. Drugs there are cheaper (and illegal) than in continental Portugal.*insert joke about the lower VAT here being related to that* Most crimes that send people to jail in Azores are drug related.
. Apparently two national television networks (SIC and TVI) always fail the weather forecasts myserably. The state channel, RTP, gets it right occasionally.
. Although the bird depicted in the Azores flag is an Azor, that species isn’t found in the islands.
All for now. Will post more stuff when I get the chance.
This all started the same day ‘Revenge of the Sith’ came out. Coincidence, I assure you.
I’m not going to repeat all I wrote last year, on the fifth anniversary.
If you come here more or less often (unless you have a really short attention span :p ), you know this is where I share bits of my day-to-day life, which among a lot of other things, include geekness, gaming, and whatever else entertains me.
This is the place where friends can catch up on what I’ve been up to, or where anyone can sometimes (lately, ‘seldom’ is more accurate) bump into something which may be of their interest.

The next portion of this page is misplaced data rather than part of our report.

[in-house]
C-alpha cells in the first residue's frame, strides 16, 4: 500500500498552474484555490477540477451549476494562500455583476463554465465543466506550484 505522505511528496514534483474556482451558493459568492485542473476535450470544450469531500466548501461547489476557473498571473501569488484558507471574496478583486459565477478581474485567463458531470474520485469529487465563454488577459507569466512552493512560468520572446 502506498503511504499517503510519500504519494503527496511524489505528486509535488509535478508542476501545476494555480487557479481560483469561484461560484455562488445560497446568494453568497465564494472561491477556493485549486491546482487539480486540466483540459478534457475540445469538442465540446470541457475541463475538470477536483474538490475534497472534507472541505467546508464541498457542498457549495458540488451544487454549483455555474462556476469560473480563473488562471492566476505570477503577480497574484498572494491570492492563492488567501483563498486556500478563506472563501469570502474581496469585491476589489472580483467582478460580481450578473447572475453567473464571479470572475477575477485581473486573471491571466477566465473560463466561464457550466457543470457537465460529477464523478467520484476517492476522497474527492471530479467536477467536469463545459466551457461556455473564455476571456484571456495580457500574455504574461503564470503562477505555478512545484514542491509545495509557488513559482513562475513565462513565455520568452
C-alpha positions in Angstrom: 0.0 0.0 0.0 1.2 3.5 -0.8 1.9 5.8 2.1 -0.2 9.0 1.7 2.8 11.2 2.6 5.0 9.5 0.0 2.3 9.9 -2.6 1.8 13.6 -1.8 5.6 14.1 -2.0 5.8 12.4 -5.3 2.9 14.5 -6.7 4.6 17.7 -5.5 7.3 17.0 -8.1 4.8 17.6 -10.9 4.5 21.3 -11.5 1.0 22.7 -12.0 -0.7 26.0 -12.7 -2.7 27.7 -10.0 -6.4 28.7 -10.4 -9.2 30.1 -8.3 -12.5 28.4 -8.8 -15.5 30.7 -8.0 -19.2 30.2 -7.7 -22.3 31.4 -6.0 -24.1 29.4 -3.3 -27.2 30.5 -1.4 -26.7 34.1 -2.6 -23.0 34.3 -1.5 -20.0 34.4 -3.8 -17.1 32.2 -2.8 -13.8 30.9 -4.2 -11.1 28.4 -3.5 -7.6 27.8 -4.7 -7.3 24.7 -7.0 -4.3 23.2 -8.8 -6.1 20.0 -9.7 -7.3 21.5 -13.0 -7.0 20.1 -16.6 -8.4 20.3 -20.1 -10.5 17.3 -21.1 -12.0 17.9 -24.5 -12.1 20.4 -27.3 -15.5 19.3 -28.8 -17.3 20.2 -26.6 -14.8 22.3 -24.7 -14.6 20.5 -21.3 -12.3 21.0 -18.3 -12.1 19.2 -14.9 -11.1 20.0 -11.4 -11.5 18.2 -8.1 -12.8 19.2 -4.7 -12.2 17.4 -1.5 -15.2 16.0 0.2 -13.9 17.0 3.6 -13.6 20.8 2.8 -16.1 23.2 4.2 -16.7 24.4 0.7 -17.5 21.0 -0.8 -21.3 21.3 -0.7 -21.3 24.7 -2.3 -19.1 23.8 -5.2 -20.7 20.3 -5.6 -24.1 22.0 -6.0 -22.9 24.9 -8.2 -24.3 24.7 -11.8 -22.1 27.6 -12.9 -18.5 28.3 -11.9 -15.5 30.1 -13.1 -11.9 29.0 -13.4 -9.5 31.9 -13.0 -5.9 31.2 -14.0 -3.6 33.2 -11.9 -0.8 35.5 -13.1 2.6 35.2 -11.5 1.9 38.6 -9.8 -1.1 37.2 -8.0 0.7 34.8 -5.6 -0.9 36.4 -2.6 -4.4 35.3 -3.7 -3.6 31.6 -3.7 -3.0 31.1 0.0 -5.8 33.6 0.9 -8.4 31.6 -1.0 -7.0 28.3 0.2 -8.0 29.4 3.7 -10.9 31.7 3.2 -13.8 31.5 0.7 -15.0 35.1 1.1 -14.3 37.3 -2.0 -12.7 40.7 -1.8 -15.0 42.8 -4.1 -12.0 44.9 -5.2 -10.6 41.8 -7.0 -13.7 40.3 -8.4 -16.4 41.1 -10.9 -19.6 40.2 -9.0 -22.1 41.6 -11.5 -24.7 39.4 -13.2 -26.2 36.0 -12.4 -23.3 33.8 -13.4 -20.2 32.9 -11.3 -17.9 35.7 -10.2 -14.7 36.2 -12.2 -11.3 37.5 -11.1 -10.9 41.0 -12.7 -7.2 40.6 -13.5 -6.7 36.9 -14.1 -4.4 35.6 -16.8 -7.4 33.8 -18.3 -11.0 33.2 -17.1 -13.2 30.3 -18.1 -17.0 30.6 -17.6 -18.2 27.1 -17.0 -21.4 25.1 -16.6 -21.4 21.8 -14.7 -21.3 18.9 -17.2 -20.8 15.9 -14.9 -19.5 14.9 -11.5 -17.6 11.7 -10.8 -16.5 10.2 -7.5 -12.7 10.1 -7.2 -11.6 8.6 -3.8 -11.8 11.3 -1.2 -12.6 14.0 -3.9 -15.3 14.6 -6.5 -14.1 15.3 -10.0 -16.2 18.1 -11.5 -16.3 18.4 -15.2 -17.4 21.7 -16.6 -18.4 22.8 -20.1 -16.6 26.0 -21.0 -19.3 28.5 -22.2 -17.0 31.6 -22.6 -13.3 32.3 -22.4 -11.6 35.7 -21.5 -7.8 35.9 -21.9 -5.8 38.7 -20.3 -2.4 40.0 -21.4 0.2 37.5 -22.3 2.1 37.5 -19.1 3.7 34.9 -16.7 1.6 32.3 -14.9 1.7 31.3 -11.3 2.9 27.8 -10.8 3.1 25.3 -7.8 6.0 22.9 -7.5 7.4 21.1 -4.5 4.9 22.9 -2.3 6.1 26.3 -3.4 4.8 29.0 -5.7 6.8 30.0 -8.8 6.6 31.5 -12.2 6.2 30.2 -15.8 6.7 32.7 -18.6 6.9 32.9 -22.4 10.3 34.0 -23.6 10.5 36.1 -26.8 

The main difference since last year, blog-wise, is that I decided to share this place with more people. It was only known by a dozen friends for the first five and a half years (excluding, of course random strangers who bumped into it), but after Fórum Fantástico last November, changing that seemed to make sense, and I haven’t regretted it.
It’s been an overall positive experience. Thanks to everyone who’s contributing to that, one way or another.
The Lisbon Book Fair (LFB) is the largest literary event here in Portugal, both in attendance and in size. Keeping alive my annual tradition, I went there a couple of times last week.
During the week it was very easy to browse around, check out books, and so forth. On Saturday, though, it was very crowded to the point where in some sections we couldn’t even see the books being sold properly. The very high attendance this weekend was, most likely, a combination of people attracted by good weather, and people who skipped the Fair last weekend due to intense rain and went there this one instead.
This leads me to mention that I think the Fair should shifted to a couple of weeks after the current dates, to at least attempt to dodge the rainy weather that characterizes April. I realize that part of the point is to (maybe?) allow students to get exam support books before their exam season, but classes typically go on until the end of May or start of June, and getting those specific books in mid-May still seems like adequate timing.